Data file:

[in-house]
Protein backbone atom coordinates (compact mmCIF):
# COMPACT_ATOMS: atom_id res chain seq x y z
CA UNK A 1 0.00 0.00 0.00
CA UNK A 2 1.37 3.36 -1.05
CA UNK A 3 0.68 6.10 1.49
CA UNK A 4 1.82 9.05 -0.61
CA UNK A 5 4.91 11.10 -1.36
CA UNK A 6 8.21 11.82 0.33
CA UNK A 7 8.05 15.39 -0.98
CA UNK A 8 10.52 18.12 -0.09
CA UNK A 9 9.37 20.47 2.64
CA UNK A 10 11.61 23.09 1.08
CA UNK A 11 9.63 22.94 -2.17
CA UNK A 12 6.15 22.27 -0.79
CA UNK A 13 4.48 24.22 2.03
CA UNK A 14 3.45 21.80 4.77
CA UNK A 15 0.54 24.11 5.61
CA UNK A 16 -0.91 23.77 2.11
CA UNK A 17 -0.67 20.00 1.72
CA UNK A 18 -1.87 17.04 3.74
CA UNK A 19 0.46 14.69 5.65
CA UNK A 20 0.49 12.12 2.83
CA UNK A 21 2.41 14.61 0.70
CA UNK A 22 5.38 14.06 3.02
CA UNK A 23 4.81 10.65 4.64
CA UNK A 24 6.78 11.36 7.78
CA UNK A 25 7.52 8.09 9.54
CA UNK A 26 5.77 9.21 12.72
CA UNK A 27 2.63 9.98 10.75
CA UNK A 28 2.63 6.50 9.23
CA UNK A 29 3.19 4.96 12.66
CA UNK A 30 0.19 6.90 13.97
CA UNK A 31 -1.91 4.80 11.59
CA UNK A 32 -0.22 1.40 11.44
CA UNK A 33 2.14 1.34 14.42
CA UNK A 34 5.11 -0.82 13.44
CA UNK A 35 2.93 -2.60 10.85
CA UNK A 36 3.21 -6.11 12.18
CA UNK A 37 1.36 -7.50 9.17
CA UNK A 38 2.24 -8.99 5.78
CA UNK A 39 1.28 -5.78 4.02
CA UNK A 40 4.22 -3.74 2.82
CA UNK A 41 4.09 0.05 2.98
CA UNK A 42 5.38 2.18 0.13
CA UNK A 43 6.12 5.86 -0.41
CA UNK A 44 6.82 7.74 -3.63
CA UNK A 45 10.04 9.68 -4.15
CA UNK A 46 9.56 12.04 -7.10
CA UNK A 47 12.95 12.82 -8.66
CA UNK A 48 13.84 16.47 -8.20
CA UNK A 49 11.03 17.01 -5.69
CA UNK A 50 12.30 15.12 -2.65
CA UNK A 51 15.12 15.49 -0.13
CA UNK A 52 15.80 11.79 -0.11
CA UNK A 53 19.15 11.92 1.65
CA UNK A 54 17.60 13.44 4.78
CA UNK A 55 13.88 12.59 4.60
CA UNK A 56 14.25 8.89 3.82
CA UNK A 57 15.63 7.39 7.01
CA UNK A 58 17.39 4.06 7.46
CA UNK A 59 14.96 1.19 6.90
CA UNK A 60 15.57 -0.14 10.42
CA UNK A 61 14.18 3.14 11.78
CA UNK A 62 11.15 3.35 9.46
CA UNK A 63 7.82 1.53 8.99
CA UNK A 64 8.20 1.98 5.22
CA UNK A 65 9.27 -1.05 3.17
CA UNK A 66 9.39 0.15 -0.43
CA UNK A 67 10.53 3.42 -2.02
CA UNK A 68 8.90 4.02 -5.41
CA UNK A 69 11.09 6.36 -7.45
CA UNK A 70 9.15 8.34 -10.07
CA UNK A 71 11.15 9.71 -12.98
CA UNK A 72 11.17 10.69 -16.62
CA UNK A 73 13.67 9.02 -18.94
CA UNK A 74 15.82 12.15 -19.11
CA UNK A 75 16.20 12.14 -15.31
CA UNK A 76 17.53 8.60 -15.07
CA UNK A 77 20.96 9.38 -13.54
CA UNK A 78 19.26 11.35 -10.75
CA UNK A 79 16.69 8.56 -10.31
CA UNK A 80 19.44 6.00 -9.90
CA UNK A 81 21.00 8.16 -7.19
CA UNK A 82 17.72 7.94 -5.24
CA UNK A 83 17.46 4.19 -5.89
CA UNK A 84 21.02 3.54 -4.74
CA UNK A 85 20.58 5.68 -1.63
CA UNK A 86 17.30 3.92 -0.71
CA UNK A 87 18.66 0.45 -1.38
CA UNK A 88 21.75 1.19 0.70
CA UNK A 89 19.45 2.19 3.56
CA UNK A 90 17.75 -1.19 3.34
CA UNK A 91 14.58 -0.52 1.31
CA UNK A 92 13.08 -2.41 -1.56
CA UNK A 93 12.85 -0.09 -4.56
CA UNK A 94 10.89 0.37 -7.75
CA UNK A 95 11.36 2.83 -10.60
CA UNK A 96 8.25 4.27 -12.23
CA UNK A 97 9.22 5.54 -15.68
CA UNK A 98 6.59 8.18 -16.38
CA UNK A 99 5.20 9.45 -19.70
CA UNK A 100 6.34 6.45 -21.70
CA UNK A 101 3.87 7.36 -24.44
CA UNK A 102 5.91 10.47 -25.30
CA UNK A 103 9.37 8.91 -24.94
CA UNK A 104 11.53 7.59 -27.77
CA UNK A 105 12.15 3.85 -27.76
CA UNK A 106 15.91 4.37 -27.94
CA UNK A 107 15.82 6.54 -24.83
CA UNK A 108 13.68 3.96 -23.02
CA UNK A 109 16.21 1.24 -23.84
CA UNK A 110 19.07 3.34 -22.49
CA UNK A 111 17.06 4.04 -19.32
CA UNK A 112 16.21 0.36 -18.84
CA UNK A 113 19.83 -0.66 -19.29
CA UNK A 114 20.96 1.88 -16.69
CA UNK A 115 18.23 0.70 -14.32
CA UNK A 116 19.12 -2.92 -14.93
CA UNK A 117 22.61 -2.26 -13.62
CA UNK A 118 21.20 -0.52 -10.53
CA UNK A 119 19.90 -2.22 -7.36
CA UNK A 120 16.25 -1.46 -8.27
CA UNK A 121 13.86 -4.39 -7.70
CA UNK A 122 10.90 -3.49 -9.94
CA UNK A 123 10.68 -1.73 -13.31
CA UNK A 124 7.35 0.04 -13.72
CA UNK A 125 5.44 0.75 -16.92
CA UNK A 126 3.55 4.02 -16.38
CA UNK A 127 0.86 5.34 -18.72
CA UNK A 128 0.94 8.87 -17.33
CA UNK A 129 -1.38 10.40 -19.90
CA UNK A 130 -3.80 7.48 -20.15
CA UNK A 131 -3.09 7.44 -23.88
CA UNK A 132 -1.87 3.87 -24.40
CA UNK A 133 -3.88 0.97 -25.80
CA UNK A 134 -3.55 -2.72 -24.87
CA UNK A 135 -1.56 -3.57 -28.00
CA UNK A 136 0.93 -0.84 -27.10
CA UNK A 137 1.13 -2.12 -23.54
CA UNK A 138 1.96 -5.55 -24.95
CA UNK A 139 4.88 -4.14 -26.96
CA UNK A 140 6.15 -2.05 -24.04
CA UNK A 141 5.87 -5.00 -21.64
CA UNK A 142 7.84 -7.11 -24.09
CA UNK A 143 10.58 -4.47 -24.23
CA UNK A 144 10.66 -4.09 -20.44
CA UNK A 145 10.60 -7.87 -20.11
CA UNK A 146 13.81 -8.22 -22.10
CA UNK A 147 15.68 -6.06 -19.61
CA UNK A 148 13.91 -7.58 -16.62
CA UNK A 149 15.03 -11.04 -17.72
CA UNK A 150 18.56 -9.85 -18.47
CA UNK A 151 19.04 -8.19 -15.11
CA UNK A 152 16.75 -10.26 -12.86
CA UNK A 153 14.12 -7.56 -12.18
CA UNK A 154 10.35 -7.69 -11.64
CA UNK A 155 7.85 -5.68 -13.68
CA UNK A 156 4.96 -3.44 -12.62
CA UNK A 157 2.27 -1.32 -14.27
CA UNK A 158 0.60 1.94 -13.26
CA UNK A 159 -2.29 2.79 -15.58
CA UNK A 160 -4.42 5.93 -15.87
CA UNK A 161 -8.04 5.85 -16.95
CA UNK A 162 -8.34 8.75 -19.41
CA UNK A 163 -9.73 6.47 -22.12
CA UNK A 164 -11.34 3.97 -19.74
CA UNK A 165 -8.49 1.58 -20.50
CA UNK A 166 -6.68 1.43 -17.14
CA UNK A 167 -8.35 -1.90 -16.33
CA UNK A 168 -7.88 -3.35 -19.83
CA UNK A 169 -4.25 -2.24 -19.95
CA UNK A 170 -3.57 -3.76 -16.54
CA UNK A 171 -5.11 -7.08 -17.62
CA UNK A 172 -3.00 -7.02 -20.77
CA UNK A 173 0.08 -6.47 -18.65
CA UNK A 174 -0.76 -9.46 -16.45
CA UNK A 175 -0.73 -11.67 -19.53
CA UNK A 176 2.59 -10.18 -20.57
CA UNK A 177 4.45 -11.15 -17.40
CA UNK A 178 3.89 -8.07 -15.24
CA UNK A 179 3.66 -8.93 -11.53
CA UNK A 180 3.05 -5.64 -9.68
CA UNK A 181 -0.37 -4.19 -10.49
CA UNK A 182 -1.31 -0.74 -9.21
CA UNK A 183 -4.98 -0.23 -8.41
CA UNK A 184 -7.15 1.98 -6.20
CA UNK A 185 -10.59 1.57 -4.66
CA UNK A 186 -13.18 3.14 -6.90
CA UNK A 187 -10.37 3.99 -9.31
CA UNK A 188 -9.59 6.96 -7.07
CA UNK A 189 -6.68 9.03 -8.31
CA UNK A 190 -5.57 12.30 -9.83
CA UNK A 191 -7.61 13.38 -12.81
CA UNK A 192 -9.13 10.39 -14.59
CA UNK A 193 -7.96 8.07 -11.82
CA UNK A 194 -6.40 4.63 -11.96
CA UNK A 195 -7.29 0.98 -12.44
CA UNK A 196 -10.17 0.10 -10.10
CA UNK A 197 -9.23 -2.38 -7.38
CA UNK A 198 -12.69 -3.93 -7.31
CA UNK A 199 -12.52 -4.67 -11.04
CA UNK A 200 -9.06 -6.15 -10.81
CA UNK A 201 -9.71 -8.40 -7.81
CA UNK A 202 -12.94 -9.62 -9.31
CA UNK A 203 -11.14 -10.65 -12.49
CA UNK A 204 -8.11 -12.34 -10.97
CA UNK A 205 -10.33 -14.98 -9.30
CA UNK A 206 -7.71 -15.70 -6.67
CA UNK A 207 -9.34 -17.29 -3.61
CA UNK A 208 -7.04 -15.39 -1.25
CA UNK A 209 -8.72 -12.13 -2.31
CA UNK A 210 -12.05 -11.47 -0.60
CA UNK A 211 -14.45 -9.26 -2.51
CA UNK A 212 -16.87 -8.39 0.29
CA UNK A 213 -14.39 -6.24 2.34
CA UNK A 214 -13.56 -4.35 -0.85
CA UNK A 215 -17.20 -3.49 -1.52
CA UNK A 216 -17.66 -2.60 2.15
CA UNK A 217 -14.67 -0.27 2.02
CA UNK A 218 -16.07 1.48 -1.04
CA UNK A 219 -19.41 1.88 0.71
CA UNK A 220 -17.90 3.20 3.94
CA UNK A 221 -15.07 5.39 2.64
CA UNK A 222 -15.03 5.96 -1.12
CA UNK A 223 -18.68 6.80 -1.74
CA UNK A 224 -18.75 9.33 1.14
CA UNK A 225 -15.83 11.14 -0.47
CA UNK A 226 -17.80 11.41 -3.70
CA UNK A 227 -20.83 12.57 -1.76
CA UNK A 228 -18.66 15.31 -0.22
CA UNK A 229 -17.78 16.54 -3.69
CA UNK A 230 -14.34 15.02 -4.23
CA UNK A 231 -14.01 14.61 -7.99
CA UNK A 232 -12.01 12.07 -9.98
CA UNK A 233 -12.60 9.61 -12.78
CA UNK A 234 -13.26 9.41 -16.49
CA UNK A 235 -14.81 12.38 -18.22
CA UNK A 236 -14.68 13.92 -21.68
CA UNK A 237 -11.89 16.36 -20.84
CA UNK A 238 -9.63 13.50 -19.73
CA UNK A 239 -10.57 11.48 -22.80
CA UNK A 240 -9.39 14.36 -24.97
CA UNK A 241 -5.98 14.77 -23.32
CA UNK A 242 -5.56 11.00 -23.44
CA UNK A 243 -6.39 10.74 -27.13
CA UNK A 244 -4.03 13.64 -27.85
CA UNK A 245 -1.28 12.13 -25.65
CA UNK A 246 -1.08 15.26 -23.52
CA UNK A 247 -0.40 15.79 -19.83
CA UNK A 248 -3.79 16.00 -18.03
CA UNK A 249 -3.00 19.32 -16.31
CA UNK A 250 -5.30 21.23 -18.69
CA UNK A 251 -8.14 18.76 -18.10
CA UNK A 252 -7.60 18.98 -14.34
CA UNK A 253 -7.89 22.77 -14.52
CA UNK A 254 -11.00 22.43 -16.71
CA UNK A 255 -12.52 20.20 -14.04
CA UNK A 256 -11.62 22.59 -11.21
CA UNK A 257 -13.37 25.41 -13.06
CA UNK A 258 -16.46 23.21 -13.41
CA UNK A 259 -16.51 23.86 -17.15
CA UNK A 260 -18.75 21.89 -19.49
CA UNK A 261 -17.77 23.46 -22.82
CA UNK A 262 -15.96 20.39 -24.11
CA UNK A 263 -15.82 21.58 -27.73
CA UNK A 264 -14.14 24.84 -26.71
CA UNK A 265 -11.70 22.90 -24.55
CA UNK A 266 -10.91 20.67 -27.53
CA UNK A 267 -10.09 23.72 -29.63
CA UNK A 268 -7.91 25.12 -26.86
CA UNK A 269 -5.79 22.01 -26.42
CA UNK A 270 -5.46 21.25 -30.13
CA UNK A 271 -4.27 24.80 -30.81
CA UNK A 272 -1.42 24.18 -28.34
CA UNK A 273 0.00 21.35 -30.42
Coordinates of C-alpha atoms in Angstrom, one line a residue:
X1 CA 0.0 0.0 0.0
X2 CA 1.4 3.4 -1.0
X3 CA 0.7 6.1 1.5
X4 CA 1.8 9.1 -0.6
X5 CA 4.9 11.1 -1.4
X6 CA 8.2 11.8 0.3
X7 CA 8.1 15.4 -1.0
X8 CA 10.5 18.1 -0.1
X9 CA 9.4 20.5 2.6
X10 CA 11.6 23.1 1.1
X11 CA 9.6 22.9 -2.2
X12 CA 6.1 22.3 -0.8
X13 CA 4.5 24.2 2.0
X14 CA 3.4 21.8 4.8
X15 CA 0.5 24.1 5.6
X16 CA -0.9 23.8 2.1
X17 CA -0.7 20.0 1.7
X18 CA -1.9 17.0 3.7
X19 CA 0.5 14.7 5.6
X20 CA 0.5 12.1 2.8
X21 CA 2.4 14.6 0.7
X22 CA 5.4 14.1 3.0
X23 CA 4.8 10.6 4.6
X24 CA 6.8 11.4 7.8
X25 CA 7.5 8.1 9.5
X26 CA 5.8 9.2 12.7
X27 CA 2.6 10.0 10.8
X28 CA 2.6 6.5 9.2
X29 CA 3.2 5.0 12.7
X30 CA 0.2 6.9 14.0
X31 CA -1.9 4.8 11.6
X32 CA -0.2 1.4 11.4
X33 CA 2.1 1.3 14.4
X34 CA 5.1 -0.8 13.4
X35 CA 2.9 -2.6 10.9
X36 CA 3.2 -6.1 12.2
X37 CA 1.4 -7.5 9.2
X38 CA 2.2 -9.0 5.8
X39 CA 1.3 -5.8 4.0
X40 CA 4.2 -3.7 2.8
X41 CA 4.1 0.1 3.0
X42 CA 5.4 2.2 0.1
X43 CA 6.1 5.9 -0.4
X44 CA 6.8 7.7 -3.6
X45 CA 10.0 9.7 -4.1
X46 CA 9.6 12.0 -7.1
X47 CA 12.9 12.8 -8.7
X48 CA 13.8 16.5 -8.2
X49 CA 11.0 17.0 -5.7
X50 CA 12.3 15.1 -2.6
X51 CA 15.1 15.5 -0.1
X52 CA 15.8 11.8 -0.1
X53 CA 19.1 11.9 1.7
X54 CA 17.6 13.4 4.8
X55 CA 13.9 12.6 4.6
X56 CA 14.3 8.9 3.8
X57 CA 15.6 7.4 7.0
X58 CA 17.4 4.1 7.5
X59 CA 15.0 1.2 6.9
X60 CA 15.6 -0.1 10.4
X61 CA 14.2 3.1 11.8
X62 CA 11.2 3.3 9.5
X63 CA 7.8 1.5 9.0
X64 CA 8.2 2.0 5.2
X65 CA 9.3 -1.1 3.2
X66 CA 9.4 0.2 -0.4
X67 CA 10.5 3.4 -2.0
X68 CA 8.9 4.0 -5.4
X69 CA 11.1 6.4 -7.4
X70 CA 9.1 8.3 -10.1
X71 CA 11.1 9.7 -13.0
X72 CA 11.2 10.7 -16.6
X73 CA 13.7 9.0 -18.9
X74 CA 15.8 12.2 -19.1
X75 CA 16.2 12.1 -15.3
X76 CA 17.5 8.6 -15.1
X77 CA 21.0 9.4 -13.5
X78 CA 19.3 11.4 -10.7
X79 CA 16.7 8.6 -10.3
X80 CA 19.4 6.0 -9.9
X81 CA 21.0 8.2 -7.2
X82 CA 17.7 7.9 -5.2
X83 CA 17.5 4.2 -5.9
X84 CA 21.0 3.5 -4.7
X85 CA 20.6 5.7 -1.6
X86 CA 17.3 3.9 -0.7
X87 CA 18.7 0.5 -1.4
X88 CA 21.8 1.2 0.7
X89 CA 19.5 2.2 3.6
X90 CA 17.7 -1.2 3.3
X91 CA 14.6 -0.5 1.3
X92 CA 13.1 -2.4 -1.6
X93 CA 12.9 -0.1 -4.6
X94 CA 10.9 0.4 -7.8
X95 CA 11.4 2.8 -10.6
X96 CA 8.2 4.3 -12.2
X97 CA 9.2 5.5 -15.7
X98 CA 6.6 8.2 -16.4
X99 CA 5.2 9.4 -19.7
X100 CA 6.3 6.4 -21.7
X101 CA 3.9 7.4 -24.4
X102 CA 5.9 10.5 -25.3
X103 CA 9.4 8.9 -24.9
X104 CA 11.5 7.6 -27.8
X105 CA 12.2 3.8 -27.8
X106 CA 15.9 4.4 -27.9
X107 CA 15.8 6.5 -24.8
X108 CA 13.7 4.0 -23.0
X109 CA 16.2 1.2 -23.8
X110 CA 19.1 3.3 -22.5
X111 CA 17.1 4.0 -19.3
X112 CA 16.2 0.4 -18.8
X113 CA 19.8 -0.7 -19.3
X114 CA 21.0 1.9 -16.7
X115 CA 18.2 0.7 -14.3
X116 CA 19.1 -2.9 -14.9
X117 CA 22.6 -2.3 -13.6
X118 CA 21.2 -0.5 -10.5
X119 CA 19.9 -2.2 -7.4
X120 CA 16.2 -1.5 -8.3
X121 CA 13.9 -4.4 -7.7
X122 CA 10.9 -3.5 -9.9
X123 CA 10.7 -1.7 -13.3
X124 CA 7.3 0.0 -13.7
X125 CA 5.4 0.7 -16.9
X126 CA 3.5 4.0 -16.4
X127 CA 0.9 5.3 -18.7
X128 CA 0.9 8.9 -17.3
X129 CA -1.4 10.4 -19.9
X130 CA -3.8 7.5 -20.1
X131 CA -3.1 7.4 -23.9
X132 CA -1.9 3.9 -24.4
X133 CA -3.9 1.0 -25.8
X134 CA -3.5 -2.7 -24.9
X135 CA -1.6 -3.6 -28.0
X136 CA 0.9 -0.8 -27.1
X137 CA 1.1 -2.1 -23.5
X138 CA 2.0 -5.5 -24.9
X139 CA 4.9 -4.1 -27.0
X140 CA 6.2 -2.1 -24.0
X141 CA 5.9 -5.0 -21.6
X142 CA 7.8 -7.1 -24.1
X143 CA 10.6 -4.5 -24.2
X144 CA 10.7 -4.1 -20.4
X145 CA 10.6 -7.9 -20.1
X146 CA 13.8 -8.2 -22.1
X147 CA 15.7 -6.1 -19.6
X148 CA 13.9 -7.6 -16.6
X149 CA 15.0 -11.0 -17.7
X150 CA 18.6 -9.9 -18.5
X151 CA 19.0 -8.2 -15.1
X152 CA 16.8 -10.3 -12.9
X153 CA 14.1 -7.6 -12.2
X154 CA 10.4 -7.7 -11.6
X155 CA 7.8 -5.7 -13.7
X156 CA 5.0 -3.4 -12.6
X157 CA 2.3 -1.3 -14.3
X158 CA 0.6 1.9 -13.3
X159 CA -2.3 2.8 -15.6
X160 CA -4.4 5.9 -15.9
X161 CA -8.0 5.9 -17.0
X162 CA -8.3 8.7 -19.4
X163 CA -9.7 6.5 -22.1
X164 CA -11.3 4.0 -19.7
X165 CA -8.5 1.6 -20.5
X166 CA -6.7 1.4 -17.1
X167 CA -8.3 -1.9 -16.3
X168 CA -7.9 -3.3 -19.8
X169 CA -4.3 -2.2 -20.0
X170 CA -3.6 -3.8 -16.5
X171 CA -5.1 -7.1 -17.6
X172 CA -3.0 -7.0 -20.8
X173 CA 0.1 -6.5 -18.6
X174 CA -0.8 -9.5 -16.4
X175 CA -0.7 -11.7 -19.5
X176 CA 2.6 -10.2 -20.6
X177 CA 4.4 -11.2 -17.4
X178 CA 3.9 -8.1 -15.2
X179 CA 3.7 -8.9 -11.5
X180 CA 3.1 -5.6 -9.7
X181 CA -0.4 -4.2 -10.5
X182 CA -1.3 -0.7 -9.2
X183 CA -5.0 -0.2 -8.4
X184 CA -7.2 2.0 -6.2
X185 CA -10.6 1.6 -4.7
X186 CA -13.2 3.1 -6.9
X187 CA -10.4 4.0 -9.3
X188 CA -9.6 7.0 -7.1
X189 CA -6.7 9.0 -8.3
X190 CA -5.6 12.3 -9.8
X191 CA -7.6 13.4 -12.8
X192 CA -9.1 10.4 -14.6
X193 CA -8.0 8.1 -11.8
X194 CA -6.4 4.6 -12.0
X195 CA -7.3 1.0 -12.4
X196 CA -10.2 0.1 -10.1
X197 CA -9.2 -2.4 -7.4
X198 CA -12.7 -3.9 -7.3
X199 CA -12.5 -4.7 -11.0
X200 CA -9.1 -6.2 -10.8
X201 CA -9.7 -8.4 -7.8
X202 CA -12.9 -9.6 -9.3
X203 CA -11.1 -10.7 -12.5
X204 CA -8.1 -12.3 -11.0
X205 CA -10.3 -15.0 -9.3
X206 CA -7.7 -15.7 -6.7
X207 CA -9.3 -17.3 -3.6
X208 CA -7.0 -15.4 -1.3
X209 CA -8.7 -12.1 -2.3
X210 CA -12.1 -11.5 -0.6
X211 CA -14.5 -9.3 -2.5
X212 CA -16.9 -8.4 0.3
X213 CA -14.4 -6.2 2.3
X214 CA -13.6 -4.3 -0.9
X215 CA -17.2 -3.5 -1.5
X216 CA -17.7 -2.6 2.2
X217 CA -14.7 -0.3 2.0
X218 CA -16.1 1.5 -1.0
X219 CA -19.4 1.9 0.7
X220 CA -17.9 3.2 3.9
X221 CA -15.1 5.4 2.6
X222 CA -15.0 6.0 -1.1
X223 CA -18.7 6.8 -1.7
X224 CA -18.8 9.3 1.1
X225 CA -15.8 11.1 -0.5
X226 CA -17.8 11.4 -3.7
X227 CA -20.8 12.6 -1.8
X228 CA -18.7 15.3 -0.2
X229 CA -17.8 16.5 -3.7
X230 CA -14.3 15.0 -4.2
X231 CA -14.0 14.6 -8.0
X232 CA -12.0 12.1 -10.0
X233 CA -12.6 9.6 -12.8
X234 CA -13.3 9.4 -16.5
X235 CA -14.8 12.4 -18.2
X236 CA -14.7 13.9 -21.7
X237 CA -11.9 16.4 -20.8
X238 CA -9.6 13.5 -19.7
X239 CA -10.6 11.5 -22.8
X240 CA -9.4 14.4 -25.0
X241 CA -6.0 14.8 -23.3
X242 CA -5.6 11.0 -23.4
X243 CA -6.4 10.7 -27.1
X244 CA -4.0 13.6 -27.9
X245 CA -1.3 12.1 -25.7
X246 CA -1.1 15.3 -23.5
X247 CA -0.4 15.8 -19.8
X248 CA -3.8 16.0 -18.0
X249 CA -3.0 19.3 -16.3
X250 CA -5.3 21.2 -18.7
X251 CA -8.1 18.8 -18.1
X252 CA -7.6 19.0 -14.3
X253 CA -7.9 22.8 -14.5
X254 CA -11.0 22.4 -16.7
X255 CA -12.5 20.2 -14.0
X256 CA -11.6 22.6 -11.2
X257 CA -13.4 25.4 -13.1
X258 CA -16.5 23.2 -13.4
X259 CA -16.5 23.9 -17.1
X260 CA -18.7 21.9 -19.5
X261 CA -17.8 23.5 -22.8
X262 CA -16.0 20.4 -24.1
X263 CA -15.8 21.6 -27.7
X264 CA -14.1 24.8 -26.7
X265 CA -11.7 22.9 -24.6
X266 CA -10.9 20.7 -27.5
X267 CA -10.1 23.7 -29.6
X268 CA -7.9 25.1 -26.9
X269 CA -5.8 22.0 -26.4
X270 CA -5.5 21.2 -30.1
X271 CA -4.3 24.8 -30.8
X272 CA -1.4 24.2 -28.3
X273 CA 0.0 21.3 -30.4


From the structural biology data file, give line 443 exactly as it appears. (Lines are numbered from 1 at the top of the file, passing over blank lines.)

X166 CA -6.7 1.4 -17.1